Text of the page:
Tuesday, 29 May 2018

Wildfire Risk Remains High

Wildfire at Loch Carron last night (28th May)

This weekend has seen a number of wildfire outbreaks across the UK’s uplands, most notably in the Peak District and the North West Highlands. Simon Thorp, Consultant to the Heather Trust and Chairman of the England & Wales Wildfire Forum, and a member of the Scottish Wildfire Forum Executive Committee warns that the risk remains high while “ideal” conditions prevail. 

While those in the south have been suffering from thunderstorms and flash flooding, those in the north and west have been enjoying hot, dry weather. The cold, wet days of April suddenly seem to be a long way in the past.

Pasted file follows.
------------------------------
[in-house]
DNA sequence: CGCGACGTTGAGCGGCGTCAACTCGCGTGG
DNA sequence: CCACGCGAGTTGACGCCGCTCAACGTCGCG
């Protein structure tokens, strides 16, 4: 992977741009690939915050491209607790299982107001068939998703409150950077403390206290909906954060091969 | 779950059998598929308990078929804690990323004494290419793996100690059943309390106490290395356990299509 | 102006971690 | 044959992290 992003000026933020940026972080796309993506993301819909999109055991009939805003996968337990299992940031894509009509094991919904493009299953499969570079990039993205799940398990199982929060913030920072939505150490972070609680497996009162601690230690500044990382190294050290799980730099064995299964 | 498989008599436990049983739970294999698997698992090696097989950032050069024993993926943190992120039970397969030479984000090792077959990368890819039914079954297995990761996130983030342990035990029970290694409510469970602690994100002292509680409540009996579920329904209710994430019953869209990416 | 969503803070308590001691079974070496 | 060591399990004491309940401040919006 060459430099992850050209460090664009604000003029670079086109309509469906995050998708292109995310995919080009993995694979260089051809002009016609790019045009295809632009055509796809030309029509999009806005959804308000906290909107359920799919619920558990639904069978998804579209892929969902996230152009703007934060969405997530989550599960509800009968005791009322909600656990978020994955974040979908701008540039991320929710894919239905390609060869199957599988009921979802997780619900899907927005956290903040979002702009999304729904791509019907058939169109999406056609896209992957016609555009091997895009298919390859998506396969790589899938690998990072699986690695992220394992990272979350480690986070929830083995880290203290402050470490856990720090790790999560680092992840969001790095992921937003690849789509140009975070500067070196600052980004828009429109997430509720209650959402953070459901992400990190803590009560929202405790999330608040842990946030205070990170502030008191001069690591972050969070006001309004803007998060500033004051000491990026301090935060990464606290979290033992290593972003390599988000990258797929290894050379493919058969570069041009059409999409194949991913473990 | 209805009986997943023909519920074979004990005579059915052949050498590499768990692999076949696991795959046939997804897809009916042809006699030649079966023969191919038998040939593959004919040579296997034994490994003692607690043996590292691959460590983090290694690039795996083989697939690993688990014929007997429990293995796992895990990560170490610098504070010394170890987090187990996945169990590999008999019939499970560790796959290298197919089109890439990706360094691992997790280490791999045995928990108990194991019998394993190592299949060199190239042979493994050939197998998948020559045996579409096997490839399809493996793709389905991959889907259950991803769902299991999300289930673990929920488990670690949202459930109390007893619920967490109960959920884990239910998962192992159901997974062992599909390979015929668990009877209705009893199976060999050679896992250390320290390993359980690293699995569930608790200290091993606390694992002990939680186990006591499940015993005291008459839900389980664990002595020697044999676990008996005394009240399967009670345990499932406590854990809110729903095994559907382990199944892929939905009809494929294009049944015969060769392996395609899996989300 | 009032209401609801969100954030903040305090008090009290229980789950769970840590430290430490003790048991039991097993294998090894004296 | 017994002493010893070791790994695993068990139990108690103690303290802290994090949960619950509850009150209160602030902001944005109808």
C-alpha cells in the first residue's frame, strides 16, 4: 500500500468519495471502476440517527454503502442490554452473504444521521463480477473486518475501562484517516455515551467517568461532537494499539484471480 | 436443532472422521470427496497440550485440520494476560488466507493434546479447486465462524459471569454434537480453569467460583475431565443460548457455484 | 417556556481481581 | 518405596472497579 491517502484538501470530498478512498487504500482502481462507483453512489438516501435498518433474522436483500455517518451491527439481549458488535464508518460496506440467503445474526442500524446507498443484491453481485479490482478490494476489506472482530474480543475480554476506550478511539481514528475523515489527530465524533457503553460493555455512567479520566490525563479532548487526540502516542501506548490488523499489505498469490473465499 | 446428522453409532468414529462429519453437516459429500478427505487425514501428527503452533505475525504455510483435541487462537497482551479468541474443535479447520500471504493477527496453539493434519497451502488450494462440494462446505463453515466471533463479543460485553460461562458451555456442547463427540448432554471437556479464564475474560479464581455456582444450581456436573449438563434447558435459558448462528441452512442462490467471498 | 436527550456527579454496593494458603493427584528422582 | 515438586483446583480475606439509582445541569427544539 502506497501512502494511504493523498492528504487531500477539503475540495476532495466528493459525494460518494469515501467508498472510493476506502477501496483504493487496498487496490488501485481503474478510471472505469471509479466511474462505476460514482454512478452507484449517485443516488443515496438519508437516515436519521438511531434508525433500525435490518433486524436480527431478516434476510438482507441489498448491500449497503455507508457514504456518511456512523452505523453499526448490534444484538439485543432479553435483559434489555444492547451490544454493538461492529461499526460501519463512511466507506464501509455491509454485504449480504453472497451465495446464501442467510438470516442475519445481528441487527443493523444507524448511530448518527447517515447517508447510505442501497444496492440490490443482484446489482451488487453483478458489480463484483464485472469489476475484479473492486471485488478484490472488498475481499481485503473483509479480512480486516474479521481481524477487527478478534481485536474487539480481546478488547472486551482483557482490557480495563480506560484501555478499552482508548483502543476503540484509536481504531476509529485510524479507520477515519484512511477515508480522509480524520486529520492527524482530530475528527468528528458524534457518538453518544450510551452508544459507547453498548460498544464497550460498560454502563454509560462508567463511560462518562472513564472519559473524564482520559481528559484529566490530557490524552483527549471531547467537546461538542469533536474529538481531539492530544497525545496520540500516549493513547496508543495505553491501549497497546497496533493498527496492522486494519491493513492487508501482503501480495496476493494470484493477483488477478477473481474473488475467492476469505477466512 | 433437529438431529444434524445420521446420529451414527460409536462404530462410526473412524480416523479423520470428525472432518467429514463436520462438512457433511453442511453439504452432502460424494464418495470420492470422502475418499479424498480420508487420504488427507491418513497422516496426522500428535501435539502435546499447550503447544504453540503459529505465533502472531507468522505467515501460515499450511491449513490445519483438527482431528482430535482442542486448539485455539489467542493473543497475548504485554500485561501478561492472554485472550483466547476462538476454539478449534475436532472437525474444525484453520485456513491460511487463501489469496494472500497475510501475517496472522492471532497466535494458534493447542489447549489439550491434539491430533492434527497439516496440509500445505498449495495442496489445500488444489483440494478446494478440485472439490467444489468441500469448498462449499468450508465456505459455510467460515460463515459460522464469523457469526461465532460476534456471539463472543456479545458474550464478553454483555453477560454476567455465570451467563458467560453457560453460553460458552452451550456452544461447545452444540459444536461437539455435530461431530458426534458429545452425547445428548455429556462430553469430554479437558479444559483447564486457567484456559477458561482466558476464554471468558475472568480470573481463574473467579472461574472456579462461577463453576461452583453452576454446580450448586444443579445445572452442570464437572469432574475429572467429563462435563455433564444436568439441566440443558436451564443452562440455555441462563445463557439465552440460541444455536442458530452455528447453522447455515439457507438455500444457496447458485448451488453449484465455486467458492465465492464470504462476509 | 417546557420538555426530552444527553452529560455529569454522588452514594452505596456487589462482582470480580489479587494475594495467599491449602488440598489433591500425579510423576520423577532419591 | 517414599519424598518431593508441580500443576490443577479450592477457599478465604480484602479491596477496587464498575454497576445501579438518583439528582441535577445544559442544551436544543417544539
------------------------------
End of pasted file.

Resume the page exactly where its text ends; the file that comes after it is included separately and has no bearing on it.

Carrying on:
An unwelcome consequence of the hot, dry conditions is the increasing threat from wildfire. For a fire to start and spread, three conditions are required: dry fuel, wind, and a source of ignition. With the late Spring this year, plants have only just started to grow and therefore their moisture content is low – ideal for burning. The recent windy conditions mean fire will spread easily and the glorious sun and blue-sky conditions during this recent holiday period have attracted many people into our upland and moorland areas to provide the source of ignition. That is not to say that igniting fires is always deliberate, but it is often careless. In the words of Bruce Farquharson, Local Senior Officer at the Scottish Fire and Rescue Service and Chairman of the Scottish Wildfire Forum, many of the fires that the SFRS have had to deal with recently were preventable.